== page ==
Signs of cooling are evident on a global scale

Weather Gems

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Since the late 1990s, we've seen a rather remarkable absence of warming in the Pacific Ocean and the North Atlantic to depths of 2,000 meters, some 6,800 feet. Only the South Atlantic and the Indian Oceans have continued to show some slow warming to those depths.

If history repeats itself, and there is no reason to believe that it will not, it is my opinion that even the South Atlantic and the Indian oceans will soon begin to cool, perhaps for the next several decades or more.

The summer sea icepacks are increasing in size in both the Arctic regions and many areas surrounding the Antarctic continent. Ships have frequently been trapped by extremely thick ice exceeding 10 to 12 feet in places in both polar regions. Ironically, this included a ship filled with global warming scientists and friends earlier in the Antarctic summer.

Land masses tend to experience changes in temperature on a global scale much quicker than the vast oceans that cover two-thirds of the planet. We've seen such a dramatic cooling in the past six to eight months in both South America and North America. The winter of 2013 in parts of Argentina, Chile, Uruguay, Paraguay and southeastern Brazil was the coldest in more than a century with 'rare' snowfalls in many areas that hadn't seen such events in modern times.

The current winter of 2013-14 across the Northern Hemisphere has been the harshest in living memory in many areas east of the Mississippi River deep into the heart of Dixie. Just this past week, parts of Arkansas and Tennessee had record snows and morning lows in the single digits. Jonesboro, Ark., has never seen such a harsh winter season. It's been "more like a normal winter in Chicago," according to clients in this part of the Razorback state.

Winter wheat and other crops have suffered "significant damage from winterkill in areas without protective snowcover."

Not only have crops east of the Rockies been killed by an extended period of record low temperatures this bitter winter of 2013-14, but in the drought-parched Far West in California, a full week of sub-freezing temperatures in early December cost the Golden State's citrus industry at least $441 million in damage.

Citrus Mutual reported in early February that frigid readings as low as 18 degrees produced hard freezes that resulted in more than $260 million in damages to navel oranges alone. Mandarin oranges and grapefruit had losses of $157 million and lemons suffered approximately $24 million in damages.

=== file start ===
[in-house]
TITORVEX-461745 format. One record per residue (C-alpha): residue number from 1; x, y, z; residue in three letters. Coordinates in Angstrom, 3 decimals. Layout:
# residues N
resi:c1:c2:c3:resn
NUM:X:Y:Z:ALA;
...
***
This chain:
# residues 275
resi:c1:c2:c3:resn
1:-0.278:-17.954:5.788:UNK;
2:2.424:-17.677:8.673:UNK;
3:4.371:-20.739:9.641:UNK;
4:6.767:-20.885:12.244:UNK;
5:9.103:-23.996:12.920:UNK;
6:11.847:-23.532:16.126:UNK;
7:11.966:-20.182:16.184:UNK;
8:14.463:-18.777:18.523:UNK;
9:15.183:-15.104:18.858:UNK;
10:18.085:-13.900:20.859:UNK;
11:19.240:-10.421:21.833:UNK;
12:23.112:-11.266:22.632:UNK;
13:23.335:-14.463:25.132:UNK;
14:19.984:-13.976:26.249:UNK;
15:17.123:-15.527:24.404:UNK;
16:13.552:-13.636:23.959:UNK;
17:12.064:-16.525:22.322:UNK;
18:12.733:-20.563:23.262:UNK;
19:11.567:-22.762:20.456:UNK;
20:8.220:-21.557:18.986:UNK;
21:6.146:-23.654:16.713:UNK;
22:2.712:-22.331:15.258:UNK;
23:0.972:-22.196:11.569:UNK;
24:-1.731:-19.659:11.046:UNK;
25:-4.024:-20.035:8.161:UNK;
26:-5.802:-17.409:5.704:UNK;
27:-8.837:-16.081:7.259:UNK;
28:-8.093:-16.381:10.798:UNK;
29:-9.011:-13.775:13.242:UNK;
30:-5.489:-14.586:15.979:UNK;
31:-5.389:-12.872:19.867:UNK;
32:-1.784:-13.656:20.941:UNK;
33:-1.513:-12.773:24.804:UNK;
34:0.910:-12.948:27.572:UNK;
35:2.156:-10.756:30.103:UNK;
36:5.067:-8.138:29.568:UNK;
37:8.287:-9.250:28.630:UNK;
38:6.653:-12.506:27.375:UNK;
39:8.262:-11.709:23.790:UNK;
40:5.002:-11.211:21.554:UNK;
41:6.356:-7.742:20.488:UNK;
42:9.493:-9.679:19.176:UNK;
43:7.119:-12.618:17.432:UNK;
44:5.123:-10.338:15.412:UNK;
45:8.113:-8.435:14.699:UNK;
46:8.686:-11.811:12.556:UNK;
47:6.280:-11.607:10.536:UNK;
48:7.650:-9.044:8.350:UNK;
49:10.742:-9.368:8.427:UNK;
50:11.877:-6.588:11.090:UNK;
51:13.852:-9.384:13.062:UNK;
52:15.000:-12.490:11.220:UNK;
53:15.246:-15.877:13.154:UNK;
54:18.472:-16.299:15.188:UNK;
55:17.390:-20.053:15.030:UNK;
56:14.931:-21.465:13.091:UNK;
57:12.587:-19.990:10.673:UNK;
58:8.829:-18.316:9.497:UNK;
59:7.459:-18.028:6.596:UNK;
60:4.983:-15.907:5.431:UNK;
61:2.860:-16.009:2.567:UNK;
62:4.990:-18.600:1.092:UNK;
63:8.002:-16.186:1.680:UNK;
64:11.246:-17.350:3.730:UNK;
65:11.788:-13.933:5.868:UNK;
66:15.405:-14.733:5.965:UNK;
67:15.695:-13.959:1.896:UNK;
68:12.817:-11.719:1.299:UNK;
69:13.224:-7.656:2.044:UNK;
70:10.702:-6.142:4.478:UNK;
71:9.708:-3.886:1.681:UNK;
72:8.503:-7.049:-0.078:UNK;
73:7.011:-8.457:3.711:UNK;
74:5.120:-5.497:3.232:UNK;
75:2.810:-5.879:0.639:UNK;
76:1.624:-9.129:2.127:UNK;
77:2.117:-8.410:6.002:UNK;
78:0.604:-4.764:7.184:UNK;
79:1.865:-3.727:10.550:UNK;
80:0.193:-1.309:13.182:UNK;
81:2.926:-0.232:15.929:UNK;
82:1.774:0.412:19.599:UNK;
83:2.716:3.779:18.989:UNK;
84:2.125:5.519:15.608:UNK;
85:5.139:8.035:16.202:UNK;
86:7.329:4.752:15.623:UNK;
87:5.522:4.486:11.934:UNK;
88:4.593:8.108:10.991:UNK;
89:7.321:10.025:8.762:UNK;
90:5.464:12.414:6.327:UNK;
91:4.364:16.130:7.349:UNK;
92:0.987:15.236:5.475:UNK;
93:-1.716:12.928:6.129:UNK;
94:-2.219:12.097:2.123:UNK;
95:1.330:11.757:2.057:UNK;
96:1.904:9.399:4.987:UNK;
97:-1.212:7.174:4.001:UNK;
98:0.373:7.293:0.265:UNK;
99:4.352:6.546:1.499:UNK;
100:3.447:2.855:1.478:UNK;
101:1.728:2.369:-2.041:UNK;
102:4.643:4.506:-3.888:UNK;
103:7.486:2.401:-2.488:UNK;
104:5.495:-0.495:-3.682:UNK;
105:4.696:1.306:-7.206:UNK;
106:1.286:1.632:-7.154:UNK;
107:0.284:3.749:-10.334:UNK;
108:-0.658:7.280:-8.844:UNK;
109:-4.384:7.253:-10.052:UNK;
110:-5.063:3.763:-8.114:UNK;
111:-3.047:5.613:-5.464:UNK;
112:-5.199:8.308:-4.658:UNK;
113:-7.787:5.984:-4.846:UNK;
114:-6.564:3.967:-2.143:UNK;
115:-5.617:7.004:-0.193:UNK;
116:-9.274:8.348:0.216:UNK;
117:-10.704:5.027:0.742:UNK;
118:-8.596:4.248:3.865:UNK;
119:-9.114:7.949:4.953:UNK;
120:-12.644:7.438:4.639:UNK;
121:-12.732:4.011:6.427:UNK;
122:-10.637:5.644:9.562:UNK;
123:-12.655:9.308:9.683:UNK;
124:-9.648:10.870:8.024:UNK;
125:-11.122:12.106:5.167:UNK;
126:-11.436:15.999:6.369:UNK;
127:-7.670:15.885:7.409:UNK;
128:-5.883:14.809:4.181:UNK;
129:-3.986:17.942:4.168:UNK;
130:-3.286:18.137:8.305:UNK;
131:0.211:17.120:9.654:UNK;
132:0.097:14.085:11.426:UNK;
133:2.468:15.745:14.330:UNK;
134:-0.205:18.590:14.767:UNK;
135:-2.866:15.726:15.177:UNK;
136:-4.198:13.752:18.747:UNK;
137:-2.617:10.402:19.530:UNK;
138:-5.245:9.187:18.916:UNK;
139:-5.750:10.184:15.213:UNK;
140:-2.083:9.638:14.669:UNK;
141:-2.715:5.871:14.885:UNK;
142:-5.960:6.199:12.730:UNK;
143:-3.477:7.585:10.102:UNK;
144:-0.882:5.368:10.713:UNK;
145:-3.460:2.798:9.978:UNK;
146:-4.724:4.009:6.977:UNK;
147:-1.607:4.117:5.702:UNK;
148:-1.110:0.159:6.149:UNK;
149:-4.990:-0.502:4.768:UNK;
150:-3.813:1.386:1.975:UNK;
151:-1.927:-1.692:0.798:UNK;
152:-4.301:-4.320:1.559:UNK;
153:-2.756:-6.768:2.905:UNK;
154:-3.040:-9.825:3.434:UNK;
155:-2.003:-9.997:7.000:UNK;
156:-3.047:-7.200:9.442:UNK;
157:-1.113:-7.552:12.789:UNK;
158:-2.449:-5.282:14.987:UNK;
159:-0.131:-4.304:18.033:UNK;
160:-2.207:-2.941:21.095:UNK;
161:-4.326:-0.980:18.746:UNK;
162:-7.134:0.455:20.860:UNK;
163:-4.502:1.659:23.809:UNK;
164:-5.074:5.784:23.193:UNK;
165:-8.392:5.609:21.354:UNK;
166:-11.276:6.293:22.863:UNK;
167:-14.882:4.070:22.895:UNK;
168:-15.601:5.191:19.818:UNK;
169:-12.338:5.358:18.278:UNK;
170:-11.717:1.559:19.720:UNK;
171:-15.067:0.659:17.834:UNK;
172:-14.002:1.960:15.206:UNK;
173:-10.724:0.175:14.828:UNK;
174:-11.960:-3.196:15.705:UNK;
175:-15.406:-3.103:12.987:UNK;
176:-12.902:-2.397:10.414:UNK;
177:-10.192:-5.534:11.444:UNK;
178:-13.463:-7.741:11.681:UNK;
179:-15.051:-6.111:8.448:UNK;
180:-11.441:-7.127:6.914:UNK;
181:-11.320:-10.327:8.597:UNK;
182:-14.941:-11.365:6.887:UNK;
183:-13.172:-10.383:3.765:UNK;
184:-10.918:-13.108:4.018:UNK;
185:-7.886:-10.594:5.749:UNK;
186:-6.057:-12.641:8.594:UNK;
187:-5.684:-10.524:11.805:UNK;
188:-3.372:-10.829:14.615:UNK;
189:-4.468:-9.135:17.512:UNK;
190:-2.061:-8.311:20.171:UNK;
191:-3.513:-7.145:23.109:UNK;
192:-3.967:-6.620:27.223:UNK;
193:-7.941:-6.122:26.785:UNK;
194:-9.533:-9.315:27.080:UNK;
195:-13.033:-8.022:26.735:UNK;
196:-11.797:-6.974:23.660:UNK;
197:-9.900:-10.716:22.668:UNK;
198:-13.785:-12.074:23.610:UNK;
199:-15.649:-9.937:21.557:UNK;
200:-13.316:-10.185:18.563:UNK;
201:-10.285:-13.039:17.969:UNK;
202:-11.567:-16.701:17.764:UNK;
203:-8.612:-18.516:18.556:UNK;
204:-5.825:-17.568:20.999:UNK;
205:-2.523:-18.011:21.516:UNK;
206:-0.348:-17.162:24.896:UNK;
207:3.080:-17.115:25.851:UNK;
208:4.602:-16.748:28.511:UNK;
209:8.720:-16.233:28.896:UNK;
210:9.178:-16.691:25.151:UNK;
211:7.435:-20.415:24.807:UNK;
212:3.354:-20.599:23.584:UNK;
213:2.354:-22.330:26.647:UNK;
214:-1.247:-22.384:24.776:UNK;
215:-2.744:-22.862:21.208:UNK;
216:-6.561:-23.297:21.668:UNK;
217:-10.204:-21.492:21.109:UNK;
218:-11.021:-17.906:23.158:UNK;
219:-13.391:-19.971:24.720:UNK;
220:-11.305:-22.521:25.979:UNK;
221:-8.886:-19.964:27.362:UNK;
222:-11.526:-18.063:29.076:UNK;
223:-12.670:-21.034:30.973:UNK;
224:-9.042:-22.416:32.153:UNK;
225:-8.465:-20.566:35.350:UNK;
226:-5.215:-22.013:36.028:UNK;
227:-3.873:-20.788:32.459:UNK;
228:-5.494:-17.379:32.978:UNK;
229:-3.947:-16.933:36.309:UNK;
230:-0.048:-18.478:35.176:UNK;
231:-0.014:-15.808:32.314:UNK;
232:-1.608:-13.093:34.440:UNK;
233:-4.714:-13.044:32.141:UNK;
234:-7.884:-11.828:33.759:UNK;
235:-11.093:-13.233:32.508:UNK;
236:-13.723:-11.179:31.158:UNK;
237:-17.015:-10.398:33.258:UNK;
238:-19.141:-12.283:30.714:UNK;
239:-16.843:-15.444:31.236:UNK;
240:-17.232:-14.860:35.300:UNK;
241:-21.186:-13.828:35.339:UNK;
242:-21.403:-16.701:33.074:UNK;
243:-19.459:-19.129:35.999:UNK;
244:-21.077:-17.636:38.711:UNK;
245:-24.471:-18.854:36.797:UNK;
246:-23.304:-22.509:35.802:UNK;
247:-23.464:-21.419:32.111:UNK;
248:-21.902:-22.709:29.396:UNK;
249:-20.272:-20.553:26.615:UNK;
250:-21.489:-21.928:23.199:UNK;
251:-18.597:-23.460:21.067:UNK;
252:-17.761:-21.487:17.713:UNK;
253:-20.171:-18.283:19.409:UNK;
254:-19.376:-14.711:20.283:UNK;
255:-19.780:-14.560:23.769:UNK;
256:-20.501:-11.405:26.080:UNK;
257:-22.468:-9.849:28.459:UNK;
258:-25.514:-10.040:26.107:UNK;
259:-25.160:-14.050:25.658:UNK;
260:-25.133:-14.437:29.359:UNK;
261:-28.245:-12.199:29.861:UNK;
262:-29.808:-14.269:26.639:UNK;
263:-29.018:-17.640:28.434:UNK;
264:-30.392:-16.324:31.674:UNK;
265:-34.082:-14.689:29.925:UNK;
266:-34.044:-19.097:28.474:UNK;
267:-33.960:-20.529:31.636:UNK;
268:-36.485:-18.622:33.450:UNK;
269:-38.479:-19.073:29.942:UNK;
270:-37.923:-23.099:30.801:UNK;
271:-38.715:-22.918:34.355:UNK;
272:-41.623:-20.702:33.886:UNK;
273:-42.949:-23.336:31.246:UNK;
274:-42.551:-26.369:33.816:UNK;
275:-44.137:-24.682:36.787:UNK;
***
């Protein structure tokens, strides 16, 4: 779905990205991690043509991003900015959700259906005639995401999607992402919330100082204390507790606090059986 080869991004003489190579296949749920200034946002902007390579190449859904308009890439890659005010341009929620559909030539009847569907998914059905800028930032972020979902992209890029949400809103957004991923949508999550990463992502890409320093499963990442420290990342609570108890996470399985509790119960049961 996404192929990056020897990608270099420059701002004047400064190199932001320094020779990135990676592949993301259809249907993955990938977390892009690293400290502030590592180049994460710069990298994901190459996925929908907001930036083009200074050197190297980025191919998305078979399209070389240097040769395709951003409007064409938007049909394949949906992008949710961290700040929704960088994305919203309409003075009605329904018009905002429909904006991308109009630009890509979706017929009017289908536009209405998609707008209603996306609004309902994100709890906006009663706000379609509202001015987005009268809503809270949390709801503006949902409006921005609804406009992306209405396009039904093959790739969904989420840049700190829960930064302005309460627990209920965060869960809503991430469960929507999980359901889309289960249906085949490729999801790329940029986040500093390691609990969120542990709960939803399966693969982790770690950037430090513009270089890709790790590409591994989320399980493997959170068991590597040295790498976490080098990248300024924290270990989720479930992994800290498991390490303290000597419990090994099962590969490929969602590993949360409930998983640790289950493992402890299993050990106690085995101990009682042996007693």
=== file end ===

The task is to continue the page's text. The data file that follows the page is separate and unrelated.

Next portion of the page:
There were likewise losses in winter grains, citrus and vegetable crops this winter in parts of Oklahoma, Texas and Mexico. The Florida citrus crops and vegetables have thus far been spared any major cold weather damage, but the harsh season isn't over yet.

The record early February coldwave across the U.S. deepened this past week. This resulted in critical shortages of propane, which is the main source of heat for nearly 6 million households in the country.

For many people on fixed incomes, the sky-high utility bills this harshest winter in decades has led to a rather desperate situation of choosing between 'heating' and 'eating.' After deducting higher medicare and other insurance costs in 2014, most retirees have seen their net incomes lowered by at least 5 percent. No wonder the stock market plummeted this past week. There's less money for non-essentials. If this is 'global warming,' I'd hate to see 'global cooling!'


I wrote this North Idaho weather update on a snowy, but considerably warmer Friday morning, Feb. 7. Things indeed were "looking up" weatherwise and otherwise.

Our morning low was 9 degrees above zero, up 17 degrees from Thursday's record-tying minimum reading of minus 8 degrees, the coldest temperature locally in Coeur d'Alene in more than four years since the mercury dipped to minus 9 degrees on Nov. 24, 2010.

Other subzero readings in our part of the country on Thursday included; minus 13 degrees at McCall, minus 11 degrees at Challis, minus 10 degrees at Spirit Lake, minus 9 degrees at Athol and minus 5 degrees at Spokane. Deer Park, north of Spokane, reported minus 8 degrees. Several rivers and lakes in North Idaho and eastern Washington at least partially froze over during the subzero cold spell.

Longer term, we should see increased moisture in the next six weeks extending through mid to late March across the Inland Northwest. The pesky high pressure ridge in the eastern Pacific waters has finally broken down allowing rain and snow to push into the Pacific Northwest as far south as the drought-parched Central Valley of California. Southern California, as of this writing, however, remained bone dry.

I still see a much milder than usual weather pattern arriving locally in North Idaho by the time that we turn the clocks ahead on March 9. We could see afternoon highs reach the upper 50s and lower 60s despite a few scattered rain showers.

In the meantime, though, for at least the next 30 days or so, we should be colder than normal overall with more snow than usual for late winter. Our final 2013-14 seasonal snowfall total in town should be near 50 inches, quite an improvement from the puny 16.4 inches just prior to the return of the white stuff on January 28. As of 10 a.m. on Friday, Feb. 7, our Coeur d'Alene 2013-14 snowfall stood at 33.5 inches, more than double the Jan. 28 total.


Cliff Harris is a climatologist who writes a weekly column for The Press. His opinions are his own. Email

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